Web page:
SIPO sighting at Ballina, Jan 2002

Subject: SIPO sighting at Ballina, Jan 2002
From: Frank O'Connor <>
Date: Thu, 24 Jan 2002 01:03:32 +0800
At 20:34 23/01/2002 -0800, Robert Inglis wrote:
In the context of a genuine interest in gaining more knowledge of one of the
most recent additions to the list of birds for Australia I wrote:
"It seems to me that an attempt should be made to mark or label SIPOs seen in
Australia to help solve this mystery by making it easier to track the
movements of this new-to-Australia (?) bird."

While I agree some good information could come of banding the SIPO at Ballina, it is unlikely to happen.

The whole point of the pro banding debate is that banding is a very controlled activity and done for solid reasons.

To band the bird you would need :

1.  An A class bander with the appropriate national & state licences.
2. If cannon netting is to be used, then the bander will need these licenses also. 3. Unless the beach at Ballina is already registered, then this site will need to be registered. 4. Unless the bander has a project to cover banding a SIPO (waders in general might do, but could be pushing it), then a project will need to be registered. 5. The site would need to be recced a few times to identify the likely catching site, and to consider the safety aspects.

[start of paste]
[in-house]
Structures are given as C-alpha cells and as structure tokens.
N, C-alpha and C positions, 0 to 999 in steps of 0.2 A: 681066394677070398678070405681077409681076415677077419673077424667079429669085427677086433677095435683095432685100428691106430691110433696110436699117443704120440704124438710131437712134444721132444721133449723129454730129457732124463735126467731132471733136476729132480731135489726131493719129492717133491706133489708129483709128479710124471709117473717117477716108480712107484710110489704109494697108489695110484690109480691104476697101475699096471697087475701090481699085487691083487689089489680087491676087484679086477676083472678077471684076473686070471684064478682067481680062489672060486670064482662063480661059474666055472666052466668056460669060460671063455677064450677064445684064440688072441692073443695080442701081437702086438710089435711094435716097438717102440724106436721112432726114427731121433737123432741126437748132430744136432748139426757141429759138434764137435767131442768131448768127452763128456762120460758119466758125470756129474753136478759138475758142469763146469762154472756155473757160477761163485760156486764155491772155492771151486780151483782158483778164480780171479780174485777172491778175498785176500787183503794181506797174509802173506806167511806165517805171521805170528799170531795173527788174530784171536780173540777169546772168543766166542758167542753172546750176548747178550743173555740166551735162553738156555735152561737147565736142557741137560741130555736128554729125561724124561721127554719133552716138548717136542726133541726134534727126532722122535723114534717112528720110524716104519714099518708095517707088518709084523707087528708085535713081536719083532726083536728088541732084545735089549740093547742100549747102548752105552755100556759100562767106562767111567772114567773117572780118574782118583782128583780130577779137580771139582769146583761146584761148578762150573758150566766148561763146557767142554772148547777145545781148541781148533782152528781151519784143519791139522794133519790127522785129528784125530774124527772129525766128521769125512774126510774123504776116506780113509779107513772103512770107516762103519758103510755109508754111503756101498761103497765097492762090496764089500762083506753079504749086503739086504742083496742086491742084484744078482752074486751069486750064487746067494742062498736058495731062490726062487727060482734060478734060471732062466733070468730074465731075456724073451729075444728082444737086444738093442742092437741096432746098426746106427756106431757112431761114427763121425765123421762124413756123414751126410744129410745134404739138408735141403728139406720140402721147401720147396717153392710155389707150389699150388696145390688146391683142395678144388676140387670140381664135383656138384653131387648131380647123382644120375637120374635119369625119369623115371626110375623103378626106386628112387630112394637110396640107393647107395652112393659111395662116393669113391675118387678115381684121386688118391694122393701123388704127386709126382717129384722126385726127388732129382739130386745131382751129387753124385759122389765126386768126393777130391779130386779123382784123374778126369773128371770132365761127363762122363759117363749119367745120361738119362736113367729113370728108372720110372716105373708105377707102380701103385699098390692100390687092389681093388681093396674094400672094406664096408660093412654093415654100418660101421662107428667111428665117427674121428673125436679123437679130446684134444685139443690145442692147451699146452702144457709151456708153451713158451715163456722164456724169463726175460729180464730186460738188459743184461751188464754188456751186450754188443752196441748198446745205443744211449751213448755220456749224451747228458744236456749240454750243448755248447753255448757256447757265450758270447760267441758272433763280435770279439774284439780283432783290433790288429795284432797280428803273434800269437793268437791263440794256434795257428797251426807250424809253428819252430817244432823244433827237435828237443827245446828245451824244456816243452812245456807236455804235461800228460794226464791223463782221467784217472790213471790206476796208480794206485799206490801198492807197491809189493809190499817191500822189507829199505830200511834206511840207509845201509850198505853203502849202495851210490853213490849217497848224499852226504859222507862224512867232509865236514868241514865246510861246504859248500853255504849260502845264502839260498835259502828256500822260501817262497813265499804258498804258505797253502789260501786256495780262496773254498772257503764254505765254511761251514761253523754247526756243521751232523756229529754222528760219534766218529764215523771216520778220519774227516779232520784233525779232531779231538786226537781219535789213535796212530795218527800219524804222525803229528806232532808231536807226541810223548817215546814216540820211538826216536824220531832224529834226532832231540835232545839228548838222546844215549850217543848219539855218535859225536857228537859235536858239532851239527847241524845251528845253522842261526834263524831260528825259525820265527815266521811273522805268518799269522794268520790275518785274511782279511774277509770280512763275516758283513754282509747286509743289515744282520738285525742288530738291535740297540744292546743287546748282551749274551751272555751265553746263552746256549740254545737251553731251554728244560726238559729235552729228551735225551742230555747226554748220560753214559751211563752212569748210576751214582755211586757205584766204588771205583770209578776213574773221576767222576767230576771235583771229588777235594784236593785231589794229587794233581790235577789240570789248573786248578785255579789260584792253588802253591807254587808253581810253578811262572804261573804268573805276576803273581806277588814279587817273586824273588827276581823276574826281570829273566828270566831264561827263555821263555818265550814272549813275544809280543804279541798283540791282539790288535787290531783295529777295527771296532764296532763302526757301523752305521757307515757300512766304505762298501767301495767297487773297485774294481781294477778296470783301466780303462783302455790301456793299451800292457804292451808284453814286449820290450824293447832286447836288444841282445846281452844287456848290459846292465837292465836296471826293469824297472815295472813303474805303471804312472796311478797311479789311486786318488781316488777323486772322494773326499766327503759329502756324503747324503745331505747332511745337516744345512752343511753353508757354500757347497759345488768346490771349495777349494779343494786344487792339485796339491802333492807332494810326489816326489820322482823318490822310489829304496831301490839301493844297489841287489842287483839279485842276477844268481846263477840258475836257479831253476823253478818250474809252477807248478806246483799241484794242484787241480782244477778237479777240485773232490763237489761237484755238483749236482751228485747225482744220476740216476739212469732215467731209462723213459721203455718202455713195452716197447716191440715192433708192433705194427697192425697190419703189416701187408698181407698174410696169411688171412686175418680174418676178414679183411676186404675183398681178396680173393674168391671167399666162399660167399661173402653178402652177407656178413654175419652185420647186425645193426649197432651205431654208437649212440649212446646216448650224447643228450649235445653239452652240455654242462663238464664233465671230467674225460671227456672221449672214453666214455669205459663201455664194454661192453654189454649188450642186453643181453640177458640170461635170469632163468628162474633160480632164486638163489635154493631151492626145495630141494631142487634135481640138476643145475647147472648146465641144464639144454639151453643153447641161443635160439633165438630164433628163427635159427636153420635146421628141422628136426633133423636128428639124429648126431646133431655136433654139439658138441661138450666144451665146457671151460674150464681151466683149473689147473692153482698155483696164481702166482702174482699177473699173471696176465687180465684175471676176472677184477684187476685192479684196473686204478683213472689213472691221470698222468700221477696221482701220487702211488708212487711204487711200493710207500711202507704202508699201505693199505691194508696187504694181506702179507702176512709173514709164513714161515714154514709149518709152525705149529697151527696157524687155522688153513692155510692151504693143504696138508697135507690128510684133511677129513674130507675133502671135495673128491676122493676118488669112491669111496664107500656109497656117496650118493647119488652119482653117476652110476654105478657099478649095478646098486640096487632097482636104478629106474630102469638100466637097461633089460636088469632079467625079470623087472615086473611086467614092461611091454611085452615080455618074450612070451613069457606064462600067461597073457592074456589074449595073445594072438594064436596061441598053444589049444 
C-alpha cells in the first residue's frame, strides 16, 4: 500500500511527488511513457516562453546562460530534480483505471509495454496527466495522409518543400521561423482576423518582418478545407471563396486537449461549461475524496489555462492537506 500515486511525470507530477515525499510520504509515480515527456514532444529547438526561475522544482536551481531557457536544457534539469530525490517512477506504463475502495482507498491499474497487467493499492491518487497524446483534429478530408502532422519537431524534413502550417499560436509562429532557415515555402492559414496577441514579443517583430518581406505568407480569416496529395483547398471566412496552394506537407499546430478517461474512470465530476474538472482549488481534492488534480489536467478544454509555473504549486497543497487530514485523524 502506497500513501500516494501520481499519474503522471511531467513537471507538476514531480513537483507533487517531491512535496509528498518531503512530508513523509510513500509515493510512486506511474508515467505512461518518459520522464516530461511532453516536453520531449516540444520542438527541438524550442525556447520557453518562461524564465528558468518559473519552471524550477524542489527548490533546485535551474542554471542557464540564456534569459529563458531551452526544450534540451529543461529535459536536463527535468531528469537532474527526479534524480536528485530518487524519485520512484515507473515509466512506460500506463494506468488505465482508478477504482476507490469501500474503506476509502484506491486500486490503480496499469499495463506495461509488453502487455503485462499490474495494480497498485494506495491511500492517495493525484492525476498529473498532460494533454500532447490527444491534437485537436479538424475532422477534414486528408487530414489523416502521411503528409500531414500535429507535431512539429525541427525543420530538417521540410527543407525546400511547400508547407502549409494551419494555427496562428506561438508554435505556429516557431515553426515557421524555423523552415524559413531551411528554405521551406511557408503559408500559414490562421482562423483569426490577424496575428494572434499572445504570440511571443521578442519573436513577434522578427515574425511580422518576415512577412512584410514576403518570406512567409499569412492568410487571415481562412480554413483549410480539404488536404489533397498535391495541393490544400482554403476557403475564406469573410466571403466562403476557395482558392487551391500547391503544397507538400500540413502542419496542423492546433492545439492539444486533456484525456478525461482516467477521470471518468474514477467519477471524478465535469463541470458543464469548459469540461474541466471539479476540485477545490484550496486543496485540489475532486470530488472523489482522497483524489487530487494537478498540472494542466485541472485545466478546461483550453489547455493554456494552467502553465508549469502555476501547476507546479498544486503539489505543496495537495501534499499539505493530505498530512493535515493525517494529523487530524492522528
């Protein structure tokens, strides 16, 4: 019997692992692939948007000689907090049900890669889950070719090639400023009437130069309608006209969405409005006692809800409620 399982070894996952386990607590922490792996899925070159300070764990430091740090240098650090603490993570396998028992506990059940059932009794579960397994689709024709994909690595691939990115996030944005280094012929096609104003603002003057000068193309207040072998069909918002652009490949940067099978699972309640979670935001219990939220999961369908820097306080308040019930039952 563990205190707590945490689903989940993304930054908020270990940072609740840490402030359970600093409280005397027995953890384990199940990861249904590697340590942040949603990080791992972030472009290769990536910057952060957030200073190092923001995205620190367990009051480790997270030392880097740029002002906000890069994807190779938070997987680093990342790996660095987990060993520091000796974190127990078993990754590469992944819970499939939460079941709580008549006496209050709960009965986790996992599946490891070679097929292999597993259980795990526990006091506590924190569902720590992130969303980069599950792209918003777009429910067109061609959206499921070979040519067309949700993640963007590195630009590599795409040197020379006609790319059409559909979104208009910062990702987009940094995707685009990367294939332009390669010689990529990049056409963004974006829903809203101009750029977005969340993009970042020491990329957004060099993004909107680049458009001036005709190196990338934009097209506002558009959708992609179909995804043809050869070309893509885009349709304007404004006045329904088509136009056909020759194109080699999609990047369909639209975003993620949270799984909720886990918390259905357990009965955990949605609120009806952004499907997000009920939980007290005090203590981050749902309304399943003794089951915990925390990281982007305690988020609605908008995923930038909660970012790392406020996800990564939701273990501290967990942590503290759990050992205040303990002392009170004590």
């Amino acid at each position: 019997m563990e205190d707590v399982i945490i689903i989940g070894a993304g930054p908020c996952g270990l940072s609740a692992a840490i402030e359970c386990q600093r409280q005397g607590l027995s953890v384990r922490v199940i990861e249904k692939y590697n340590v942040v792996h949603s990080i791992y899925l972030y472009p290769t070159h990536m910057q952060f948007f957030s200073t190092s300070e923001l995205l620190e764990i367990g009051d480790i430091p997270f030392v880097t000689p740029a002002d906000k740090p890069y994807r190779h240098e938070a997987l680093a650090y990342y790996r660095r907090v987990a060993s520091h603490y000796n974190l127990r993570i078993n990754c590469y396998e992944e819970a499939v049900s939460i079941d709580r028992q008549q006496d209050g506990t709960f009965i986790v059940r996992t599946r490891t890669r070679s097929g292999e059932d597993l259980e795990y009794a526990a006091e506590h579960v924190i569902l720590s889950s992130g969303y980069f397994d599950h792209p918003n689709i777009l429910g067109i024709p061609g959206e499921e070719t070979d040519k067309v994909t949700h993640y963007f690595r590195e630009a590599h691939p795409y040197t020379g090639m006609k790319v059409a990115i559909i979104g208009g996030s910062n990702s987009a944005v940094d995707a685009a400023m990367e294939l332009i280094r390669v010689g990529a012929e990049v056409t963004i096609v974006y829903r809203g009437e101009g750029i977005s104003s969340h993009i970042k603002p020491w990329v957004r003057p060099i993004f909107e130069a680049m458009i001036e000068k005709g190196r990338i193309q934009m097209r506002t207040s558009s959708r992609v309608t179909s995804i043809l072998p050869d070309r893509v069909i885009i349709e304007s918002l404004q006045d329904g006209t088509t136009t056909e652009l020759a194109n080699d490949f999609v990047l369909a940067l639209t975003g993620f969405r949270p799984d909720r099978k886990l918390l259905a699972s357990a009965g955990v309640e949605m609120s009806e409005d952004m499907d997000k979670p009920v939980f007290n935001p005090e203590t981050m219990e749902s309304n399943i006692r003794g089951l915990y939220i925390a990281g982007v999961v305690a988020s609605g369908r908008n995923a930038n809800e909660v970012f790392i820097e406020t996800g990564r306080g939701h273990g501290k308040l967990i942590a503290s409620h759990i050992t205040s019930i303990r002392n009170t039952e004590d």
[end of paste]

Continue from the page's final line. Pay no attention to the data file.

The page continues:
6.  The bander would need to find some assistants to help.
7.  The beach would need to be closed during the activity.

Yes, this is all possible (especially if someone is already studying the Pied Oystercatchers), but I would think that the effort involved would be too much. Wader studies are usually done for a minimum of 50 birds of a species if possible to compare moults, sizes, weights, ages, etc as well as to identify movements and migration. Sure, some rare waders are caught as a side catch (e.g. Little Stint in Victoria), but I don't think that this has ever been the aim of a catch. Remember that apart from retraps at the same site, much less than 1% of those banded are ever retrapped (hence the use of coloured flags to greatly increase the reporting rate).

The Pied Oystercatchers at Ballina have been studied, but I can't remember if they have been banded? other than perhaps as juveniles before fledging?

Frank O'Connor     Birding WA
Phone : (08) 9386 5694                Email : 

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